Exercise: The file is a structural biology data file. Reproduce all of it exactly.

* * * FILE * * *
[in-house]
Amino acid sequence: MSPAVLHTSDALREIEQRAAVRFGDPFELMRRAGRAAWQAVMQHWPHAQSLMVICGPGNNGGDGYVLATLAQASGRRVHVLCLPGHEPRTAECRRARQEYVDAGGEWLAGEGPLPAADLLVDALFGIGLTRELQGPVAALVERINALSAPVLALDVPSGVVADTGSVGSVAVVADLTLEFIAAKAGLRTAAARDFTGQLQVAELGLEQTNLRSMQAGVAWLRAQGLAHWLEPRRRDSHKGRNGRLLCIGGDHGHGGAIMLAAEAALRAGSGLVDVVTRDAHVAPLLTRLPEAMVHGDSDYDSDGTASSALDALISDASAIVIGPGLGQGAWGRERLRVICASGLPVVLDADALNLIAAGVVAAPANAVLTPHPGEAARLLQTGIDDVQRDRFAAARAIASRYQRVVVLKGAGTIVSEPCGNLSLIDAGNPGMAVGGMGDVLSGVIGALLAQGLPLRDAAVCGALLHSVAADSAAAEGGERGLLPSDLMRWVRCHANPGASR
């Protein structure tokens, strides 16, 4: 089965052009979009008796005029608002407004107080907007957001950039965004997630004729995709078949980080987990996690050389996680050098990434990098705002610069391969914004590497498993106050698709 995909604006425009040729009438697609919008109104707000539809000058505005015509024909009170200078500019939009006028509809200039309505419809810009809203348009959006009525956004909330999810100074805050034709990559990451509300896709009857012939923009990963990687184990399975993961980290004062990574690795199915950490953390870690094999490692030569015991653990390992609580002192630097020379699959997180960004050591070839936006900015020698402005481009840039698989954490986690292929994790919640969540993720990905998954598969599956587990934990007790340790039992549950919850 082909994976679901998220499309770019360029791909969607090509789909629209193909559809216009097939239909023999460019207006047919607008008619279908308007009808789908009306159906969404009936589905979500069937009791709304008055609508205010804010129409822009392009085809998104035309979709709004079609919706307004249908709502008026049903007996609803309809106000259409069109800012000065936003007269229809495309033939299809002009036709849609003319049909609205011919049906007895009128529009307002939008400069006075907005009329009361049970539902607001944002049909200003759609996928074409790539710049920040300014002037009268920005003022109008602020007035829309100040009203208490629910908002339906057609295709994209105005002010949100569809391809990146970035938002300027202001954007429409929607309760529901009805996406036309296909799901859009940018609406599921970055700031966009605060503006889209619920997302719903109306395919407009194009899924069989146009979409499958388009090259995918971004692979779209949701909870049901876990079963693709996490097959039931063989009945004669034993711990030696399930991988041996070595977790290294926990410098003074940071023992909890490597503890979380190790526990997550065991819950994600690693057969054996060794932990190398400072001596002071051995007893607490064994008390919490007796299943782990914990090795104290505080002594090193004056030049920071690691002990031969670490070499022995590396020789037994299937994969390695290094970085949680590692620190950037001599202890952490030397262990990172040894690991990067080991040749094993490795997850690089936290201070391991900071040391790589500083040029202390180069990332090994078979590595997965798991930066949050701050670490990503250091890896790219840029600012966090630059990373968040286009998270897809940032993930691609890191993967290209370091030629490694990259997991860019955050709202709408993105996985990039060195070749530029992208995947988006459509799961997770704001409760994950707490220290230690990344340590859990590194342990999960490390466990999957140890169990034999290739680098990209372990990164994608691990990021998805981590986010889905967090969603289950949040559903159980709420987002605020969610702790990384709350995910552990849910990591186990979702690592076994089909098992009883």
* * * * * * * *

[in-house]
Amino acid sequence: MSPAVLHTSDALREIEQRAAVRFGDPFELMRRAGRAAWQAVMQHWPHAQSLMVICGPGNNGGDGYVLATLAQASGRRVHVLCLPGHEPRTAECRRARQEYVDAGGEWLAGEGPLPAADLLVDALFGIGLTRELQGPVAALVERINALSAPVLALDVPSGVVADTGSVGSVAVVADLTLEFIAAKAGLRTAAARDFTGQLQVAELGLEQTNLRSMQAGVAWLRAQGLAHWLEPRRRDSHKGRNGRLLCIGGDHGHGGAIMLAAEAALRAGSGLVDVVTRDAHVAPLLTRLPEAMVHGDSDYDSDGTASSALDALISDASAIVIGPGLGQGAWGRERLRVICASGLPVVLDADALNLIAAGVVAAPANAVLTPHPGEAARLLQTGIDDVQRDRFAAARAIASRYQRVVVLKGAGTIVSEPCGNLSLIDAGNPGMAVGGMGDVLSGVIGALLAQGLPLRDAAVCGALLHSVAADSAAAEGGERGLLPSDLMRWVRCHANPGASR
């Protein structure tokens, strides 16, 4: 089965052009979009008796005029608002407004107080907007957001950039965004997630004729995709078949980080987990996690050389996680050098990434990098705002610069391969914004590497498993106050698709 995909604006425009040729009438697609919008109104707000539809000058505005015509024909009170200078500019939009006028509809200039309505419809810009809203348009959006009525956004909330999810100074805050034709990559990451509300896709009857012939923009990963990687184990399975993961980290004062990574690795199915950490953390870690094999490692030569015991653990390992609580002192630097020379699959997180960004050591070839936006900015020698402005481009840039698989954490986690292929994790919640969540993720990905998954598969599956587990934990007790340790039992549950919850 082909994976679901998220499309770019360029791909969607090509789909629209193909559809216009097939239909023999460019207006047919607008008619279908308007009808789908009306159906969404009936589905979500069937009791709304008055609508205010804010129409822009392009085809998104035309979709709004079609919706307004249908709502008026049903007996609803309809106000259409069109800012000065936003007269229809495309033939299809002009036709849609003319049909609205011919049906007895009128529009307002939008400069006075907005009329009361049970539902607001944002049909200003759609996928074409790539710049920040300014002037009268920005003022109008602020007035829309100040009203208490629910908002339906057609295709994209105005002010949100569809391809990146970035938002300027202001954007429409929607309760529901009805996406036309296909799901859009940018609406599921970055700031966009605060503006889209619920997302719903109306395919407009194009899924069989146009979409499958388009090259995918971004692979779209949701909870049901876990079963693709996490097959039931063989009945004669034993711990030696399930991988041996070595977790290294926990410098003074940071023992909890490597503890979380190790526990997550065991819950994600690693057969054996060794932990190398400072001596002071051995007893607490064994008390919490007796299943782990914990090795104290505080002594090193004056030049920071690691002990031969670490070499022995590396020789037994299937994969390695290094970085949680590692620190950037001599202890952490030397262990990172040894690991990067080991040749094993490795997850690089936290201070391991900071040391790589500083040029202390180069990332090994078979590595997965798991930066949050701050670490990503250091890896790219840029600012966090630059990373968040286009998270897809940032993930691609890191993967290209370091030629490694990259997991860019955050709202709408993105996985990039060195070749530029992208995947988006459509799961997770704001409760994950707490220290230690990344340590859990590194342990999960490390466990999957140890169990034999290739680098990209372990990164994608691990990021998805981590986010889905967090969603289950949040559903159980709420987002605020969610702790990384709350995910552990849910990591186990979702690592076994089909098992009883």